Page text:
Suffering from long-term joint or muscular pain can have a debilitating effect on your life.
While there is no cure for most rheumatoid conditions, early diagnosis and appropriate treatment can help prevent your condition from deteriorating.
Which Conditions Are Treated By A Rheumatologist?
Rheumatologists diagnose and manage chronic inflammatory musculoskeletal conditions. These conditions include:
- Rheumatoid arthritis
- Psoriatic arthritis
- ankylosing spondylitis
- Musculoskeletal infections
- Sjögren’s syndrome (an immune disorder causing dry eyes and a dry mouth)
- Beçhet’s disease (causes blood vessel inflammation)
What Causes Rheumatic Autoimmune Diseases?
Autoimmune disease happens when your body's natural defence system (your immune system) cannot distinguish between your own healthy tissues and foreign particles, causing the body to mistakenly attack normal cells.
Researchers aren’t sure what exactly causes autoimmune diseases, but they know that it involves a combination of genetic, environmental and hormonal factors.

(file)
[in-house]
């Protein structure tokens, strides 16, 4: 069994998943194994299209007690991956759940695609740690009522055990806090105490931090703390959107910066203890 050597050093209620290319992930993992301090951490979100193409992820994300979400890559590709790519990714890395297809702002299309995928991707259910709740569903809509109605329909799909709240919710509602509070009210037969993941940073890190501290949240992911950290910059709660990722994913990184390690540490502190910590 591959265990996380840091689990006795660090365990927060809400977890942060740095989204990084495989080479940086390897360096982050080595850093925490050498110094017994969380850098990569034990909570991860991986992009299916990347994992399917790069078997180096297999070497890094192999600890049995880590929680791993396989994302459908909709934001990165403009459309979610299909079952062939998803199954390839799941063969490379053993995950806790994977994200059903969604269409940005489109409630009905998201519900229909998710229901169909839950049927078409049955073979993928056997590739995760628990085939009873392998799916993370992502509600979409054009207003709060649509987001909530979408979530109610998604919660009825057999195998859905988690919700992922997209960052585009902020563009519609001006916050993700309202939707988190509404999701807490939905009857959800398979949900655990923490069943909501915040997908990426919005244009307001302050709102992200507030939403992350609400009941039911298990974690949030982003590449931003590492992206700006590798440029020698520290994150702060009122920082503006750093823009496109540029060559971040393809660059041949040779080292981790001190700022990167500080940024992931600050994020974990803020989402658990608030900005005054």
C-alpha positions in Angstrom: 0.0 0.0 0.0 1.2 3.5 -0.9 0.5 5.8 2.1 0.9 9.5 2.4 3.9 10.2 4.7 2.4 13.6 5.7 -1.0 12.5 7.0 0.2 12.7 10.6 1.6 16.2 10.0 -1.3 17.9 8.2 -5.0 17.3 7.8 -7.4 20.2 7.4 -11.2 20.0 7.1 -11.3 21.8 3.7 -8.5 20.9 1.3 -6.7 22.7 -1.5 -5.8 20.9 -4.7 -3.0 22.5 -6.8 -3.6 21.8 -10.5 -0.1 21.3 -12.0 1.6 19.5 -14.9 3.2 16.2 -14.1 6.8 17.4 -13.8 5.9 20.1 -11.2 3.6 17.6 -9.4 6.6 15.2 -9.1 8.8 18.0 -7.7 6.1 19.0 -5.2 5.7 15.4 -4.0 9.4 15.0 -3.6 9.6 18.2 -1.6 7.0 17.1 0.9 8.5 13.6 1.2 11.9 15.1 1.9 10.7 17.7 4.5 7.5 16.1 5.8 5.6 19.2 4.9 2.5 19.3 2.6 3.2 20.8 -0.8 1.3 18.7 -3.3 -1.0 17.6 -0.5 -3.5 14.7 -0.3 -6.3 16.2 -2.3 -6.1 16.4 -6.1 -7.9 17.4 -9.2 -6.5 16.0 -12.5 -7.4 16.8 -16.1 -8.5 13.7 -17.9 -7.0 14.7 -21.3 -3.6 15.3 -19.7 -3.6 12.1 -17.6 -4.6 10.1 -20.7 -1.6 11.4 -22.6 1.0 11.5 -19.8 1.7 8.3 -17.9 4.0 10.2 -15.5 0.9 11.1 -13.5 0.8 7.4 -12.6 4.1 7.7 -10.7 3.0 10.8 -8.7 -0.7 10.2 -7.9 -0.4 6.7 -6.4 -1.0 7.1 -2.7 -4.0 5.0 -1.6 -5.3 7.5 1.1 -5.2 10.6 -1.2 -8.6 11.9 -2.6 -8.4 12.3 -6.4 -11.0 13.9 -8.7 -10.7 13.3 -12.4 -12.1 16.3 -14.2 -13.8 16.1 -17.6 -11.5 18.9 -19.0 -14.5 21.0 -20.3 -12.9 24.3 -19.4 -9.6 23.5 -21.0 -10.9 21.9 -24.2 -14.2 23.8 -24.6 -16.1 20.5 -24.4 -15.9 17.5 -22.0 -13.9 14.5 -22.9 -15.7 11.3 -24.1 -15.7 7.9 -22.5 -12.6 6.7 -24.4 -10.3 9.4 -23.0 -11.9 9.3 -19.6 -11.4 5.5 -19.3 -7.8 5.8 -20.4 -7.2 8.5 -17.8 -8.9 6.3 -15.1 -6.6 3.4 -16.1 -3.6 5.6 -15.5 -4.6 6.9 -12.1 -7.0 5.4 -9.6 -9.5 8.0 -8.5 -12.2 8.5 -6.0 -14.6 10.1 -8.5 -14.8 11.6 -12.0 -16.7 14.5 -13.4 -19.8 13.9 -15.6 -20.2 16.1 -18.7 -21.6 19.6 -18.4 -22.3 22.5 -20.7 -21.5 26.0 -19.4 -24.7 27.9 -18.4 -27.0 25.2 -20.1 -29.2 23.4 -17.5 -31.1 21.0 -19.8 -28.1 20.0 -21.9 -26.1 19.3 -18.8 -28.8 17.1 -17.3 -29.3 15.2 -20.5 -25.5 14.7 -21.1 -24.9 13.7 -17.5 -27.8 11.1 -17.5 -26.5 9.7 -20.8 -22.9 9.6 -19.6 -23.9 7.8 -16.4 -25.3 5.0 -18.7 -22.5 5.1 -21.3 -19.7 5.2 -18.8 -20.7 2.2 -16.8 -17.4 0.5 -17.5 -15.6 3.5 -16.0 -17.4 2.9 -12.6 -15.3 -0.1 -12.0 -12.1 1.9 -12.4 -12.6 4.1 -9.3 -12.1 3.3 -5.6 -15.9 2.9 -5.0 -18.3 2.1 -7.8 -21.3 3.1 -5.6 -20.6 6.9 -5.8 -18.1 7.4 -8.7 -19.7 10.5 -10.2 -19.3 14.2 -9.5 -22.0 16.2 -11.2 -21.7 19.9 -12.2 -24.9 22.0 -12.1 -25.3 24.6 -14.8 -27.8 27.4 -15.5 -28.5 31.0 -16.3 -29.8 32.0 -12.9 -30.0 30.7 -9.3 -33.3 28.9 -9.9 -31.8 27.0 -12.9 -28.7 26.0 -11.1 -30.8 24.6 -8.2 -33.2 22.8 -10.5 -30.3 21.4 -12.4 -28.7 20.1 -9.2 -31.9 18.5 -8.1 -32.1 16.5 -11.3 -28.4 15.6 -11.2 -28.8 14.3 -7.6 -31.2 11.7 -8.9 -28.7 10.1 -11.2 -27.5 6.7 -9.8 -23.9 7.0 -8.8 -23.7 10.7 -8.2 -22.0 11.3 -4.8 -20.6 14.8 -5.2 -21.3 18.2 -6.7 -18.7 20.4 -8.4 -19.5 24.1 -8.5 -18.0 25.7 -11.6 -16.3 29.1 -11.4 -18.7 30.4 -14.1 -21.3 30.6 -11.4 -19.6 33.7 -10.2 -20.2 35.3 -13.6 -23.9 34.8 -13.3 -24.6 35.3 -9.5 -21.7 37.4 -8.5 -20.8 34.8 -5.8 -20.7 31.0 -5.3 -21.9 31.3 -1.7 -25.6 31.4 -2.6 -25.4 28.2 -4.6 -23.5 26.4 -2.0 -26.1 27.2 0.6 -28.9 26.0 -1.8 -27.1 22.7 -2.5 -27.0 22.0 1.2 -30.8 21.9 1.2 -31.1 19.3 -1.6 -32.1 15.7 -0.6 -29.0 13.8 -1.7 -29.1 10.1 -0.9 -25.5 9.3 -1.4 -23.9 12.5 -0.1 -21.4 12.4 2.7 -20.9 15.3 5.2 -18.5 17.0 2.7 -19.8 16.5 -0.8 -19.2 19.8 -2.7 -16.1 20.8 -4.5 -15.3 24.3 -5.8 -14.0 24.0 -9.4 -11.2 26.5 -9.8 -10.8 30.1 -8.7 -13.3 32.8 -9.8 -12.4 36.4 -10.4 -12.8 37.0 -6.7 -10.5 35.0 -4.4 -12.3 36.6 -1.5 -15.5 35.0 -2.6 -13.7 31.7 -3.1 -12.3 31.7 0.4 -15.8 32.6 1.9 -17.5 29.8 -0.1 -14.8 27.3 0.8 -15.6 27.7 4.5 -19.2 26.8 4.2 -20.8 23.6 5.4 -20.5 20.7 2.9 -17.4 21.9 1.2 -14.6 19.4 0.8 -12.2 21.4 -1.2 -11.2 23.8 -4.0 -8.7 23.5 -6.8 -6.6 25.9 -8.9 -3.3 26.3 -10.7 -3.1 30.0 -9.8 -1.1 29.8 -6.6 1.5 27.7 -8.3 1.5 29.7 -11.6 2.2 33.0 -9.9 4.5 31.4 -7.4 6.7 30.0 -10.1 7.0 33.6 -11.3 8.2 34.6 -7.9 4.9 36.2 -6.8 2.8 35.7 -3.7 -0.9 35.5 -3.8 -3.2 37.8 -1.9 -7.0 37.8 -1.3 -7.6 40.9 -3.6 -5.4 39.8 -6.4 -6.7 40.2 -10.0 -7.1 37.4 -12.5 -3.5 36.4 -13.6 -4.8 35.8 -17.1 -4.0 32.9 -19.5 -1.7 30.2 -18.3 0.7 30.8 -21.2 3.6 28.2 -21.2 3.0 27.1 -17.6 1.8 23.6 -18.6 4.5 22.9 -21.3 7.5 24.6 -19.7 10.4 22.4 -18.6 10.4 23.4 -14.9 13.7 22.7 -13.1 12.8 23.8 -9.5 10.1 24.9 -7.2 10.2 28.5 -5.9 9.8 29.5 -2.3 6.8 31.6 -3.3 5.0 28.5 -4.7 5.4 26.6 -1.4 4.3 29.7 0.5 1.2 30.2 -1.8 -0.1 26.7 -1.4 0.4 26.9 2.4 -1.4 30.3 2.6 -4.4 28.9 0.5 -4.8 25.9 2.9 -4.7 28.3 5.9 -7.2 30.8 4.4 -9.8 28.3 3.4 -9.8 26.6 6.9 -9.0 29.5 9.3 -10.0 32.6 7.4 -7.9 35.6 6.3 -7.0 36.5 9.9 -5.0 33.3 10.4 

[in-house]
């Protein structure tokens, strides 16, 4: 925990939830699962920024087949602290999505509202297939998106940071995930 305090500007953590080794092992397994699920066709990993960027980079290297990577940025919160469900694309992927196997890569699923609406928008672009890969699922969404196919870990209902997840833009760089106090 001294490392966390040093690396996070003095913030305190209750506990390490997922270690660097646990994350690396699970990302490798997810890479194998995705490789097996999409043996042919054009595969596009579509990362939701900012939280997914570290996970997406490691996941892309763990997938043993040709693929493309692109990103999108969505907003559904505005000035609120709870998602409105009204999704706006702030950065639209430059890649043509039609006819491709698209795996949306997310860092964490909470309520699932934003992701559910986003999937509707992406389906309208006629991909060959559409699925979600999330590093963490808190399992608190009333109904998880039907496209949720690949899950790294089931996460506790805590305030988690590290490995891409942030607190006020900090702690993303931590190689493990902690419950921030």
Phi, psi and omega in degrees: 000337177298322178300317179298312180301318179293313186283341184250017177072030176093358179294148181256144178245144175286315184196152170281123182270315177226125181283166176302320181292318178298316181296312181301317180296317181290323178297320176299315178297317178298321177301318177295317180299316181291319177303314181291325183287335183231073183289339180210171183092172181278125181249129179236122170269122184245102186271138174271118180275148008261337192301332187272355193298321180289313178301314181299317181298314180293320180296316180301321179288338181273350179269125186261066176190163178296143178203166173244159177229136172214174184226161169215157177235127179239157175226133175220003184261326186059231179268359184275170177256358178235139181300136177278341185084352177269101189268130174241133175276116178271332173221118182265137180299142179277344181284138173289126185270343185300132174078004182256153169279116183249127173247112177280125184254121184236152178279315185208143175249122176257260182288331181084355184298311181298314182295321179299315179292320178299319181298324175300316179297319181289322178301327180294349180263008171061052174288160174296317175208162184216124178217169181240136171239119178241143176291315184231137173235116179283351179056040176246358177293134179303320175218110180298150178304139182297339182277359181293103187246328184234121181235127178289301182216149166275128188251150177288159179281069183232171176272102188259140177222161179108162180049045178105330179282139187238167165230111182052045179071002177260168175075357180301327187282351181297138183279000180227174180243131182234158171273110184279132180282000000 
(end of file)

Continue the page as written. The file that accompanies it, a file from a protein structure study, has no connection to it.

What Are Degenerative Joint Diseases?
Osteoarthritis is the most common form of arthritis, best described as “wear and tear” arthritis. It occurs most often in the hands, hips, and knees when the cartilage within a joint begins to break down and the underlying bone changes. If left untreated, the cartilage (protective tissue at the ends of bones) will continue to wear down, and painful symptoms will worsen over time.
When Should You See A Rheumatologist?
Some rheumatic diseases, such as arthritis, can cause permanent joint damage. Receiving care in the earlier stages lowers your risk of developing permanent damage to your joints and organs.
You should see a rheumatologist if you have chronic joint or musculoskeletal pain that does not go away or reoccurs after short-term treatment. You may benefit from seeing a rheumatologist if you develop any of the following persistent symptoms:
- Episodes of joint pain, swelling, fever or skin rash
- Frequent attacks of gout
- Dry eyes or dry mouth
- Hair loss (alopecia)
- Muscle weakness
- Swollen lymph nodes
Frequently Asked Questions
Rheumatoid arthritis is when the immune system attacks healthy cells, causing inflammation, swelling, and pain in several joints.
During a flare, patients experience a sudden increase in pain, stiffness, and swelling of the joints.
Although there is no cure for rheumatoid arthritis, early treatment (including medicine and lifestyle changes) can limit the impact of the condition.